Once of the most common causes of canker sores are basic injuries to the oral tissue. These injuries can emerge from accidental bites to the flesh, or irritation caused from braces and other orthodontic equipment.
The ruptured flesh from these small injuries becomes an ideal site for the development of a canker sore. Once there is a wound inside the mouth a great preventative measure to take is to gargle with salt water.
Stress, as it is commonly known, wreaks havoc on the health of the body in many ways. Canker sores and emotional strain share a very strong link. Everyone experiences varying degrees of stress. If you’re having a tough time don’t forget to take a break and have some fun.
Experiences of canker sores may be linked to heredity, or the effect of environmental changes on the body. For women, hormonal fluctuations related to the menstrual cycle determine the prevalence of canker sores. This is why many women commonly deal with recurring canker sores during pregnancy.
Some toothpastes may dry the mouth out too much, leaving the flesh of the mouth prone to the acquisition of a canker sore, or other infections. Toothpastes containing sodium lauryl sulphate (SLS) are often the cause of this. People who are prone to this type of drying effect are recommended SLS-free toothpastes, which contribute greatly to the avoidance of canker sores. Rembrandt has a popular SLS-free toothpaste which can prevent cankers. Read more about Rembrandt Whitening Canker Sore Toothpaste.
A deficiency of vitamins B1, B2, B6, B12 and C can be linked to canker sores. Zinc, folic acid, iron, selenium and calcium also help prevent the development of canker sores. A good healthy lifestyle and eating healthy foods will always help prevent canker sores. Without the proper nutrients canker sores are bound to crop up.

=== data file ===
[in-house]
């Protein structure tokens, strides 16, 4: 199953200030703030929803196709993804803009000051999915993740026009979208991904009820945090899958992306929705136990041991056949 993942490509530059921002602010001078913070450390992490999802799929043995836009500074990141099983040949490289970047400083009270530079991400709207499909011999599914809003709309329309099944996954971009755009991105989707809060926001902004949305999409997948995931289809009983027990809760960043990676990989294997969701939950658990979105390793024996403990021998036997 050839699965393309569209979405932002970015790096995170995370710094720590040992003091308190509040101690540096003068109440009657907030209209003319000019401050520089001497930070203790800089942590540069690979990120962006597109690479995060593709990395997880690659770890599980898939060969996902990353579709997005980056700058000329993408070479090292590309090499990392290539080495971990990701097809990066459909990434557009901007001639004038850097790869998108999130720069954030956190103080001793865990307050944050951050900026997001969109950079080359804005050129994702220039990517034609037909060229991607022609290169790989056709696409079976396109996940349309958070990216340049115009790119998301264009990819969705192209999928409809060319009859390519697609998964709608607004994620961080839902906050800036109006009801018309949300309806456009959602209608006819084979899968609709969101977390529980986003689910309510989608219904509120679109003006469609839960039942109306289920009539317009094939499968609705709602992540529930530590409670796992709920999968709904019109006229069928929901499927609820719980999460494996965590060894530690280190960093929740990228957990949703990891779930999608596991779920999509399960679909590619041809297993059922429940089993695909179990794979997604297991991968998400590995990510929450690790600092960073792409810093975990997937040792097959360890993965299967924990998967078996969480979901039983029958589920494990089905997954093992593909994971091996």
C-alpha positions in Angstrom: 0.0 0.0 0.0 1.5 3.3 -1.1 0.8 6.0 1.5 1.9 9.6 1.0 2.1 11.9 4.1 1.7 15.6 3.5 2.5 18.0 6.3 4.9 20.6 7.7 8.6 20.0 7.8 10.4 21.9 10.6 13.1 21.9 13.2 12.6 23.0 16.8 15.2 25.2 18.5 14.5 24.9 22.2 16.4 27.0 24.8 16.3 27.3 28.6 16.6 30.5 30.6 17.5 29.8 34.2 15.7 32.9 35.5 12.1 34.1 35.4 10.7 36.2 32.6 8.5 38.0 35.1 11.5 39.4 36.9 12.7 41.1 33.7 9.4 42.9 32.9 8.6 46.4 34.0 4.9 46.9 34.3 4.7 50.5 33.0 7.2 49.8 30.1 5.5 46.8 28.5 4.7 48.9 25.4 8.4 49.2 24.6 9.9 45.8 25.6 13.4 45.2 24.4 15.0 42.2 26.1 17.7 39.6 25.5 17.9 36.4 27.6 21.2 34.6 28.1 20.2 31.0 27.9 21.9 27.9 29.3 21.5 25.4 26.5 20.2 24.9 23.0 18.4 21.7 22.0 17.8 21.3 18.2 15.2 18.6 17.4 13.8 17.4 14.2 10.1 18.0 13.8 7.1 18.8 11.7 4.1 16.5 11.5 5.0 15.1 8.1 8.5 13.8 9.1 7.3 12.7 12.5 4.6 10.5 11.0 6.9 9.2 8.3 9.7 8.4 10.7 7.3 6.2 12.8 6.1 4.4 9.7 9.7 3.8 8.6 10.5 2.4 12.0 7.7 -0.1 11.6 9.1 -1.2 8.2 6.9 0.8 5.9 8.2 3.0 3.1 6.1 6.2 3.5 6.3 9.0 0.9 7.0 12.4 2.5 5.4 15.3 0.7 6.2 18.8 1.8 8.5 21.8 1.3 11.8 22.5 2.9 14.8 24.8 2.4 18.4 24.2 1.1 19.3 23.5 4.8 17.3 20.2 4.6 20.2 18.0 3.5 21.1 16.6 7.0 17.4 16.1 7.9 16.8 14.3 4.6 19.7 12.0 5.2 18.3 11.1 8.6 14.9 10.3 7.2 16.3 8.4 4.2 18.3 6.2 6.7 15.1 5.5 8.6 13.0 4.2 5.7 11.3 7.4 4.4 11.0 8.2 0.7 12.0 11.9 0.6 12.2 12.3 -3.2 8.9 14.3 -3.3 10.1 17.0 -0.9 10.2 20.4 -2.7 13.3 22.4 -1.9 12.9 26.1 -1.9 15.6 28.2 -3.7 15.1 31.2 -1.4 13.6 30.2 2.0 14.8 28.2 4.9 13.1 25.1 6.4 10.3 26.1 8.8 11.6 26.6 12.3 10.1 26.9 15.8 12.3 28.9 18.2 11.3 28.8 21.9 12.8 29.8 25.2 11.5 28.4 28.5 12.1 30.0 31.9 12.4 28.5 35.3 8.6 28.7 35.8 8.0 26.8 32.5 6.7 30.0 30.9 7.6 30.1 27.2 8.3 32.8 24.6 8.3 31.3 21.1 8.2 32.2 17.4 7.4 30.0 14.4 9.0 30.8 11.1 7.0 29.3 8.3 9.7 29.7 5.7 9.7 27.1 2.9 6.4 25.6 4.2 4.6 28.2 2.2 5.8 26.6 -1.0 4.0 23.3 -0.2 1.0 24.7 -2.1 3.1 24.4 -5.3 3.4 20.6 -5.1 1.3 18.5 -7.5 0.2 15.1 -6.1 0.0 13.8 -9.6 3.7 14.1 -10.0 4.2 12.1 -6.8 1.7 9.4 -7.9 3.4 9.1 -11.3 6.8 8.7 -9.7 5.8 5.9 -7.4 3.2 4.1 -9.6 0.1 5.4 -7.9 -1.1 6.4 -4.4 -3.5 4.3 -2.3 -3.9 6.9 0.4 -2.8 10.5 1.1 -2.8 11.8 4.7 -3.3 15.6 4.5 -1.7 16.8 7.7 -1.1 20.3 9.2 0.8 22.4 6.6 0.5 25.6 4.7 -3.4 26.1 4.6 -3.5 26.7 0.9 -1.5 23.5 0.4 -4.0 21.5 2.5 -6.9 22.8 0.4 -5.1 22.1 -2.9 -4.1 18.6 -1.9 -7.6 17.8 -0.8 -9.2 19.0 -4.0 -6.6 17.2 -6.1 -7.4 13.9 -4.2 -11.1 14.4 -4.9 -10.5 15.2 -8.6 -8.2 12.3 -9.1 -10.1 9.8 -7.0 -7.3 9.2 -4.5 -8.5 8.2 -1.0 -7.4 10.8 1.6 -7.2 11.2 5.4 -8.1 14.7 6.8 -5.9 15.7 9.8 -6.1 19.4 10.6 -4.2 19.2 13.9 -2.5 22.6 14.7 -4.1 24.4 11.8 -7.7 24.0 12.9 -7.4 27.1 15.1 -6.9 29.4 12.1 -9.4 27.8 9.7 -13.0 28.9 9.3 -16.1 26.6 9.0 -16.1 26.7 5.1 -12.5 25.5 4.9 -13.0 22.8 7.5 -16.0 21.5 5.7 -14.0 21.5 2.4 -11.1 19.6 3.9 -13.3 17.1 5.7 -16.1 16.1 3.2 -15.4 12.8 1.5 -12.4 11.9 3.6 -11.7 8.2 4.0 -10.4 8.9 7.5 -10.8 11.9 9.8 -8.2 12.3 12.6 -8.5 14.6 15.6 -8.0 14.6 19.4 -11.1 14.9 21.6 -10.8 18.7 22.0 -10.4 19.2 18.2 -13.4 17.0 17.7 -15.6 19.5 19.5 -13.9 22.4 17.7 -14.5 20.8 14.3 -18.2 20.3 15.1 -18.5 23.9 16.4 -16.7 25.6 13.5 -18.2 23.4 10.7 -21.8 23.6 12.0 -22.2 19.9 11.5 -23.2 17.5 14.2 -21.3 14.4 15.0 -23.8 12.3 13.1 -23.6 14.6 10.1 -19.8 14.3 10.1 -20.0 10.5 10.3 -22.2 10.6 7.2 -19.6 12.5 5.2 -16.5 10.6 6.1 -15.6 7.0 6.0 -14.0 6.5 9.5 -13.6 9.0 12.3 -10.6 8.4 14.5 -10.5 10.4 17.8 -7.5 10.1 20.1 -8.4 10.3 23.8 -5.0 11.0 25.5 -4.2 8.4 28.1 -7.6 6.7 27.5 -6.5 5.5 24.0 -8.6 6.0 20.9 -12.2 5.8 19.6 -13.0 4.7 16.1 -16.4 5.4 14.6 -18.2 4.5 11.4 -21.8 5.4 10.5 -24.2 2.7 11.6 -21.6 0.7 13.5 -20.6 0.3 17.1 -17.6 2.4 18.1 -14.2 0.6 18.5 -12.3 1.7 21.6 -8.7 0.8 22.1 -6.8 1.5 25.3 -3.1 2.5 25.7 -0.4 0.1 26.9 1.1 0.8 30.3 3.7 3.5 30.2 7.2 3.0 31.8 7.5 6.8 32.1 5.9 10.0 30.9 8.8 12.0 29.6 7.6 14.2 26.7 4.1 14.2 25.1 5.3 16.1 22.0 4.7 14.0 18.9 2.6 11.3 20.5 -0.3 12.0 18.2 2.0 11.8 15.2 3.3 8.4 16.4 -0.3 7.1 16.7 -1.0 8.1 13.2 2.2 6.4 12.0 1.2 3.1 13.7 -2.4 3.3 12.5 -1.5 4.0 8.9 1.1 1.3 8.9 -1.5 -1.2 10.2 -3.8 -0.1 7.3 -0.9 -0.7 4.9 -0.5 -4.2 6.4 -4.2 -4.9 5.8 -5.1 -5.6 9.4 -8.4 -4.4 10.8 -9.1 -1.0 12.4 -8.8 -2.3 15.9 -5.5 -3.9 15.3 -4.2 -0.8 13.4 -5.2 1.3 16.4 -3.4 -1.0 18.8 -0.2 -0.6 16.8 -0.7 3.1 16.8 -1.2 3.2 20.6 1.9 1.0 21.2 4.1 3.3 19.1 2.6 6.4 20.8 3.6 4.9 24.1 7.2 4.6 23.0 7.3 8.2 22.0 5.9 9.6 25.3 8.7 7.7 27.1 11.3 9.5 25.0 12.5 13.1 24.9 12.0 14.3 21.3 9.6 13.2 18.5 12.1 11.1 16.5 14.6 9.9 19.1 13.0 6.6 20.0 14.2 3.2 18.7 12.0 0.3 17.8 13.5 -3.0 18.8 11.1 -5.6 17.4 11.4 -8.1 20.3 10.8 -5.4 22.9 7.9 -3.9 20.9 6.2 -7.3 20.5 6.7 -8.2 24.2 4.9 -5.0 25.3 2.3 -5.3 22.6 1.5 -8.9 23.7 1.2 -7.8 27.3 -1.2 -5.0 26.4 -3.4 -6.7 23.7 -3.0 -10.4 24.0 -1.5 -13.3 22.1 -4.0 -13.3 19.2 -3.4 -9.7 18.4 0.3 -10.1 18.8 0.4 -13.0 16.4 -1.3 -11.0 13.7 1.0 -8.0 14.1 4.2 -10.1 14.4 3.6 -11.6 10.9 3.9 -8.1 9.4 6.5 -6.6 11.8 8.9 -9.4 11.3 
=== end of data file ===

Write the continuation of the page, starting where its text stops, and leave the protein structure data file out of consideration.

Oral infections and diet are inextricably linked. Often, foods that are rich in acids can cause cankers sores – for example, tomatoes, pineapples and other fruits. Preservative-rich foods have been attributed to canker sores, as well as products containing benzoic acid and cinnemaldehyde.
Chocolate and nuts may also be a problem. If you feel that an allergy may be to blame for your canker sores, monitor your diet and, one-by-one, eliminate the foods that you feel may be the cause.
Smoking itself is not a direct cause of canker sores. People who have quit smoking often attempt to replace cigarettes with other things, such as foods, candies and gums. These could trigger canker sores. Also, canker sores contain many chemicals that may prevent canker sores from happening. Once those chemicals are no longer getting taken in by the body canker sores may occur more frequently.
Anti-inflammatory medications, such as ibuprofen, and beta-blockers, like atenolol, are associated with a variety of side-effects. Canker sores are one such side-effect.
Canker sores are associated with the bacterial strain of Heliobacter pylori, which causes peptic ulcers or stomach ulcers. Canker sores are also linked to inflammatory bowel diseases such as Crohn’s disease and ulcerative colitis.
Recommended Reading: How To Get Rid Of Canker Sores